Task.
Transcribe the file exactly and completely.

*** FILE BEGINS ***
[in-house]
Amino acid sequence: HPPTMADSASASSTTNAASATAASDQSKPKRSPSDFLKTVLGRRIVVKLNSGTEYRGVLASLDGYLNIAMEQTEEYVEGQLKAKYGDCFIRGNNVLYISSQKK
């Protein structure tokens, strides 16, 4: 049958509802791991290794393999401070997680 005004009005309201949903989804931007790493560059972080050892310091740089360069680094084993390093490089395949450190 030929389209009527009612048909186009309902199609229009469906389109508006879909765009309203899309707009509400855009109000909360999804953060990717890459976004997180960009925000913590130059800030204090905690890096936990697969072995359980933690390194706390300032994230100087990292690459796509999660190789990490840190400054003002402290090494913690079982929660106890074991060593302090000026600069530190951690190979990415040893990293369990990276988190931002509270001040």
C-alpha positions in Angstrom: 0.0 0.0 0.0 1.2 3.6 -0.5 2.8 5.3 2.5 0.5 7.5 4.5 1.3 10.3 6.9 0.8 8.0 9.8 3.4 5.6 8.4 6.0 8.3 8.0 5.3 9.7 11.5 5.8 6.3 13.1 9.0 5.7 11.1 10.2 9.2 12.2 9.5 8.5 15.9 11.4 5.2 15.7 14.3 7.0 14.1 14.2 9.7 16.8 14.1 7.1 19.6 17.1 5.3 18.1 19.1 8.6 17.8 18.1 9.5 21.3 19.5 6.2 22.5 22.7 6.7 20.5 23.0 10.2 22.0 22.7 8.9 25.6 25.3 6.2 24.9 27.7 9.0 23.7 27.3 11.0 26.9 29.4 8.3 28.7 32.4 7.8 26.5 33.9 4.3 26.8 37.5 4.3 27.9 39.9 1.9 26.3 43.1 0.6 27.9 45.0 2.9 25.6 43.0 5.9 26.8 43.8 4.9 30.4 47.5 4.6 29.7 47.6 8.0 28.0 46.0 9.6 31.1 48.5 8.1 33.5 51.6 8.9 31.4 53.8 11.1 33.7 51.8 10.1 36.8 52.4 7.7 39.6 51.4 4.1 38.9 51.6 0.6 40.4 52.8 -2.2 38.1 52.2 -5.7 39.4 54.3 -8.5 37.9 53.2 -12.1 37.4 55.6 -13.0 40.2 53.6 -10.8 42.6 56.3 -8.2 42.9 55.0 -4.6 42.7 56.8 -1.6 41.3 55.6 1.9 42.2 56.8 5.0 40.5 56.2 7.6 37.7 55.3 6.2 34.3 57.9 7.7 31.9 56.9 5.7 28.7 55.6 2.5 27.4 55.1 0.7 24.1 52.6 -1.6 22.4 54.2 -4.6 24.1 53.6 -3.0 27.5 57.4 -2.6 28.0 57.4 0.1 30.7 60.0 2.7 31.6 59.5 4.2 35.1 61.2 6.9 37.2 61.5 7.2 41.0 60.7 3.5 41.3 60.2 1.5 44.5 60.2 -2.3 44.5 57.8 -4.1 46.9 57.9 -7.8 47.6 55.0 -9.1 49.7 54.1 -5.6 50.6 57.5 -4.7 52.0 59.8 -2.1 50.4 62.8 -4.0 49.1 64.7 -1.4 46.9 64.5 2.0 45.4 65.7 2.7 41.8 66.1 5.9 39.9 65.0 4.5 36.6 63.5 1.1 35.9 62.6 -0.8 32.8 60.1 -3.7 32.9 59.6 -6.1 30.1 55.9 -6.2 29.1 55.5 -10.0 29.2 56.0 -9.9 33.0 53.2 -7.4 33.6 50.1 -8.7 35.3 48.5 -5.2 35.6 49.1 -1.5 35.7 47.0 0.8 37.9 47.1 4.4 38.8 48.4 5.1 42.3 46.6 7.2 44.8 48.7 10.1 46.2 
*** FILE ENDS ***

[in-house]
Amino acid sequence: HPPTMADSASASSTTNAASATAASDQSKPKRSPSDFLKTVLGRRIVVKLNSGTEYRGVLASLDGYLNIAMEQTEEYVEGQLKAKYGDCFIRGNNVLYISSQKK
């Protein structure tokens, strides 16, 4: 049958509802791991290794393999401070997680 005004009005309201949903989804931007790493560059972080050892310091740089360069680094084993390093490089395949450190 030929389209009527009612048909186009309902199609229009469906389109508006879909765009309203899309707009509400855009109000909360999804953060990717890459976004997180960009925000913590130059800030204090905690890096936990697969072995359980933690390194706390300032994230100087990292690459796509999660190789990490840190400054003002402290090494913690079982929660106890074991060593302090000026600069530190951690190979990415040893990293369990990276988190931002509270001040």
C-alpha positions in Angstrom: 0.0 0.0 0.0 1.2 3.6 -0.5 2.8 5.3 2.5 0.5 7.5 4.5 1.3 10.3 6.9 0.8 8.0 9.8 3.4 5.6 8.4 6.0 8.3 8.0 5.3 9.7 11.5 5.8 6.3 13.1 9.0 5.7 11.1 10.2 9.2 12.2 9.5 8.5 15.9 11.4 5.2 15.7 14.3 7.0 14.1 14.2 9.7 16.8 14.1 7.1 19.6 17.1 5.3 18.1 19.1 8.6 17.8 18.1 9.5 21.3 19.5 6.2 22.5 22.7 6.7 20.5 23.0 10.2 22.0 22.7 8.9 25.6 25.3 6.2 24.9 27.7 9.0 23.7 27.3 11.0 26.9 29.4 8.3 28.7 32.4 7.8 26.5 33.9 4.3 26.8 37.5 4.3 27.9 39.9 1.9 26.3 43.1 0.6 27.9 45.0 2.9 25.6 43.0 5.9 26.8 43.8 4.9 30.4 47.5 4.6 29.7 47.6 8.0 28.0 46.0 9.6 31.1 48.5 8.1 33.5 51.6 8.9 31.4 53.8 11.1 33.7 51.8 10.1 36.8 52.4 7.7 39.6 51.4 4.1 38.9 51.6 0.6 40.4 52.8 -2.2 38.1 52.2 -5.7 39.4 54.3 -8.5 37.9 53.2 -12.1 37.4 55.6 -13.0 40.2 53.6 -10.8 42.6 56.3 -8.2 42.9 55.0 -4.6 42.7 56.8 -1.6 41.3 55.6 1.9 42.2 56.8 5.0 40.5 56.2 7.6 37.7 55.3 6.2 34.3 57.9 7.7 31.9 56.9 5.7 28.7 55.6 2.5 27.4 55.1 0.7 24.1 52.6 -1.6 22.4 54.2 -4.6 24.1 53.6 -3.0 27.5 57.4 -2.6 28.0 57.4 0.1 30.7 60.0 2.7 31.6 59.5 4.2 35.1 61.2 6.9 37.2 61.5 7.2 41.0 60.7 3.5 41.3 60.2 1.5 44.5 60.2 -2.3 44.5 57.8 -4.1 46.9 57.9 -7.8 47.6 55.0 -9.1 49.7 54.1 -5.6 50.6 57.5 -4.7 52.0 59.8 -2.1 50.4 62.8 -4.0 49.1 64.7 -1.4 46.9 64.5 2.0 45.4 65.7 2.7 41.8 66.1 5.9 39.9 65.0 4.5 36.6 63.5 1.1 35.9 62.6 -0.8 32.8 60.1 -3.7 32.9 59.6 -6.1 30.1 55.9 -6.2 29.1 55.5 -10.0 29.2 56.0 -9.9 33.0 53.2 -7.4 33.6 50.1 -8.7 35.3 48.5 -5.2 35.6 49.1 -1.5 35.7 47.0 0.8 37.9 47.1 4.4 38.8 48.4 5.1 42.3 46.6 7.2 44.8 48.7 10.1 46.2 